Dan D Kim

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The basic Javascript interview question

2019-12-16 Dan D. Kimjavascript

“Tell me about some differences between Java and Javascript.”

In the room that is big enough for 4, maybe 5 people max, I could literally hear a pin drop. I’m fairly confident when it comes to job interviews due to having done the co-op program at the University of Waterloo. The stakes are high for this one, however; I really like this team and want to get an offer.

Okay, sounds like a simple question. I feel a little uneasy at this open-ended question, but I tell the interviewer what I knew - compiled vs scripted, the syntax, where they are widely used, etc.

“Okay. You know Java uses Class inheritance, right? What about Javascript?”

Turns out he wanted to hear more about the difference between Class inheritance and prototypical inheritance.

Uh oh. Didn’t do my homework here. Prototypical inheritance? I never even used those words before.

Luckily, he considered me a junior and didn’t expect me to know anything. He simply wanted to understand what I already knew.

Luckily, he didn't care if a junior dev knew about this or not

He quickly went over the concepts, which didn’t really stay in my head. So I looked them up in more detail, and here I am writing this post.

Empty, but not really

Let’s declare an empty object a.

const a = {}

Printing this out in the console should show an empty object.

Empty object screenshot

But wait, there’s more…

Dunder prototype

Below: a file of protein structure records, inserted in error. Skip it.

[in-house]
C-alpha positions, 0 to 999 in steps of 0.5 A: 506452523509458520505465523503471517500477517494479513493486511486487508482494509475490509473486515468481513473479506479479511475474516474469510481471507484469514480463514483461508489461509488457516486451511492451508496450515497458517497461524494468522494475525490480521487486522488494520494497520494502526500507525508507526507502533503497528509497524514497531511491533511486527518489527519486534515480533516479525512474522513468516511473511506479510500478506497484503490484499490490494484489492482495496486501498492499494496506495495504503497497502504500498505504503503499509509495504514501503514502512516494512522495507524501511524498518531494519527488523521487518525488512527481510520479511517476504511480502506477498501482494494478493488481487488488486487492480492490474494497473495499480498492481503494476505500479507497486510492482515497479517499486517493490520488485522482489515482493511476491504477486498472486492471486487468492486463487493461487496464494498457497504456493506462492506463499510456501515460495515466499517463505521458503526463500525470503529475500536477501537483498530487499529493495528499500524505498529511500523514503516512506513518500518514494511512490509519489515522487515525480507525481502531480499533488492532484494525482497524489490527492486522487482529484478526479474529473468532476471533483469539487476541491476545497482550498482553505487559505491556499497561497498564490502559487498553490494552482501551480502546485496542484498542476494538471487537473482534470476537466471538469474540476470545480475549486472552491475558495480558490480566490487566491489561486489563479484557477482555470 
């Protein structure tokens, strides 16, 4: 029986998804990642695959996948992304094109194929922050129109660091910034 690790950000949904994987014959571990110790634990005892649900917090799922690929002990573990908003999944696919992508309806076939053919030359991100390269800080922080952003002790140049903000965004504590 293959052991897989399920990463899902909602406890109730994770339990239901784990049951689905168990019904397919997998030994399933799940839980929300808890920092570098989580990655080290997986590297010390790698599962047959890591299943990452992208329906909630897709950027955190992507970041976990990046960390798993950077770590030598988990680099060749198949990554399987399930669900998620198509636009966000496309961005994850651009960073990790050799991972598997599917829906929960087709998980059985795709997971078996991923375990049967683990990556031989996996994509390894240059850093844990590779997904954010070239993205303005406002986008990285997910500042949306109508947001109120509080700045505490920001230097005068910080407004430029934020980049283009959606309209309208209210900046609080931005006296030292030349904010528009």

Why do we have __proto__? Where did it come from?

__proto__ is also known as dunder proto. “Dunder” comes from “double underscore”.

It is an object, and it has been automatically assigned to our object by the Javascript engine.

When you are working with Javascript, in almost all cases your Javascript engine will be assigning dunder prototypes to your object.

For our object a, we can see that our dunder prototype comes from the global Object prototype.

Prototypes are linked to their instantiated constructor. Using object literals will link it to Object.prototype. Using array literal will link it to Array.prototype.

const a = {} // __proto__ constructor: Object()
const b = [] // __proto__ constructor: Array()

Prototype method chain

Back to our empty object

const a = {}

This object is empty, but you will find that we can run some functions on it.

a.toString() // "[object Object]"

How? Why?

If you refer back to the dunder proto of a, you will see that there exists a toString() method.

Prototype methods

When the Javascript engine saw that a itself did not have a method called toString(), it then checked through the prototype, found a method, and executed it.

That’s how Javascript’s prototype chain works. If the method doesn’t exist on the top-level chain, then it looks through its prototypes.

There is also no limit on how many nested prototypes there can be.

Here’s an example of nested prototypes.

const ben = {}
const jerry = Object.create(ben)

Printing out jerry in the console will output the following:

Nested objects in Javascript

The upper level is coming from our ben object, and the second layer is coming from the global Object prototype.

We can also run .toString() on jerry, which should work since jerry is linked to ben, which is linked to the global Object.prototype.

jerry.toString() // "[object Object]"

Nothing surprising so far, right?

Now, let’s assign a toString() function to ben.

ben.toString  = function () { return "Vanilla" }

We will see that jerry is now also updated with the new function.

jerry.toString() // "Vanilla"

That is because the Javascript engine was able to find the function toString() within the first prototype layer. It stops going down the prototype chain, since the method has been found.

Nested prototypes

Proto here, proto there, proto everywhere

You can see dunder prototypes in other common data structures, like arrays, sets and maps.

Each object will have their respective prototypes and its functions, as documented on MDN.


const a = []

Array prototype

MDN Array documentation


const a = new Set()

Set prototype

MDN Set documentation

const a = new Map()

Map prototype

MDN Map documentation

Prototypes are everywhere in Javascript

That’s all. Hope you learned something. Happy developing :)